Fig. 5
Fig. 5 The compression process of L ̃ ( m r , m c , n x , n y ) . (a) The illustration of sampling perceived image of L ̃ ( m r , m c , n x , n y ) . (b) The illustration of S ( p , q ) .
Fig. 6
Fig. 6 The process of searching the corresponding pixels of L ' ̃ ( p , q , n x , n y ) on P m f ' ( p f , q f ) and P m r ' ( p r , q r ) . (a) The original index ( m 0 , n 0 ) of sampling points B on reference plane is acquired by the S 1 ( p , q ) of reference plane, all of the original index of sampling points can be obtained in this way. (b) Since light ray is positioned by the index of sampling point B and the viewpoint, the location of intersections on multi-layer LCD is gained by geometric mapping. The intersection on front layer is illustrated as A( i 1 , j 1 ). (c) The index of A( i 2 , j 2 ) on P m f ' ( p f , q f ) is recorded by the pixel indexed as ( i 2 , j 2 ) on S 2 ( k , l ) . The index of A on P m f ' ( p f , q f ) is illustrated as ( m 2 , n 2 ).Index of C( i 2 , j 2 ) on P m f ' ( p f , q f ) can be obtained by the same way. (d) The corresponding pixel A on P m f ' ( p f , q f ) of light ray B is obtained by the index ( m 2 , n 2 ), the pixel C can be acquired by the same way.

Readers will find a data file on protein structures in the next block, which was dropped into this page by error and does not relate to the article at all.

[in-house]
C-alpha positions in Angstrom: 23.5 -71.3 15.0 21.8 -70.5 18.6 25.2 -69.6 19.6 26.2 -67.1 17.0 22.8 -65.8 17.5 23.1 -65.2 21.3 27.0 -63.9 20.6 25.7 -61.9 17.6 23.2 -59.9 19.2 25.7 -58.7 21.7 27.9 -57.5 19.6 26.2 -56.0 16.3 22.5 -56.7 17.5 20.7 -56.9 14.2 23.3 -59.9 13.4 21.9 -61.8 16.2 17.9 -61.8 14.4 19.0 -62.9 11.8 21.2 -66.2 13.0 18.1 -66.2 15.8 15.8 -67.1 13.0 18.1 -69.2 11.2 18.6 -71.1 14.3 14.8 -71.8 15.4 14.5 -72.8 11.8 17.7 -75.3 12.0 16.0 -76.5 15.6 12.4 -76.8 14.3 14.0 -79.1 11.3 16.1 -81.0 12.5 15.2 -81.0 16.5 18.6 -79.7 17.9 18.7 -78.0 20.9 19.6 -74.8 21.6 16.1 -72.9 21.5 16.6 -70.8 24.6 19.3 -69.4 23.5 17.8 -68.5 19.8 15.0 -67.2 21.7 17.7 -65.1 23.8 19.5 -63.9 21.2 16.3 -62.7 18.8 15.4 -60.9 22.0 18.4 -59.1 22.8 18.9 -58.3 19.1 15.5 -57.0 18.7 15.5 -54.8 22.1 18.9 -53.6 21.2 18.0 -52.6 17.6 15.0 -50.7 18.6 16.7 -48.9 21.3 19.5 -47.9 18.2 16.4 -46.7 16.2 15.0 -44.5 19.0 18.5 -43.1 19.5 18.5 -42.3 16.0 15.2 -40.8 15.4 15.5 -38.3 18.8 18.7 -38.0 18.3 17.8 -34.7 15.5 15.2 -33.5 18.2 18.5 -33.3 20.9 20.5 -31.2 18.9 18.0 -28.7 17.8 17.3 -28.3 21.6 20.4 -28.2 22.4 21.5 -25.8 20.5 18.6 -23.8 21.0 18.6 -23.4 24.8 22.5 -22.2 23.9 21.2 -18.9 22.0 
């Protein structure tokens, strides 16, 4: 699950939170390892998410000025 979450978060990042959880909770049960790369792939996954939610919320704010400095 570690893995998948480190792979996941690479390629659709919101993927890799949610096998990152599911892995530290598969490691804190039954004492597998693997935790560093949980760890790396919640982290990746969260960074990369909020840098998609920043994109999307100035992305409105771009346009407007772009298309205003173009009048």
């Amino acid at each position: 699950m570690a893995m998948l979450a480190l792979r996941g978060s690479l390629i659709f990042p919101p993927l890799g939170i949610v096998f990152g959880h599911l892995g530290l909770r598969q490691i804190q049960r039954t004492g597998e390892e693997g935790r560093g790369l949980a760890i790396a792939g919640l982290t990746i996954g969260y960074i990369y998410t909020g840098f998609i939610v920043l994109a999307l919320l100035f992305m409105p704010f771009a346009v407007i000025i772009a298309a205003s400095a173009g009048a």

Fig. 7
Fig. 7 The decompression process of the P m f ' ( p f , q f ) or P m r ' ( p r , q r ) . (a) The S 2 ( k , l ) of P m f ( k , l ) , or S 2 ( i , j ) of P m r ( i , j ) . (b) P m f ' ( p f , q f ) or P m r ' ( p r , q r ) . (c) P m f ( k , l ) or P m r ( i , j )
Fig. 8
Fig. 8 The proposed reconstruction algorithm flow
Fig. 9
Fig. 9 Different perspective views of the experimental prototype.
Fig. 10
Fig. 10 The geometric positions of the model for display. (a) The illustration of geometric positions in X-Y plane. (b) The illustration of geometric positions in Z-X plane.
Fig. 11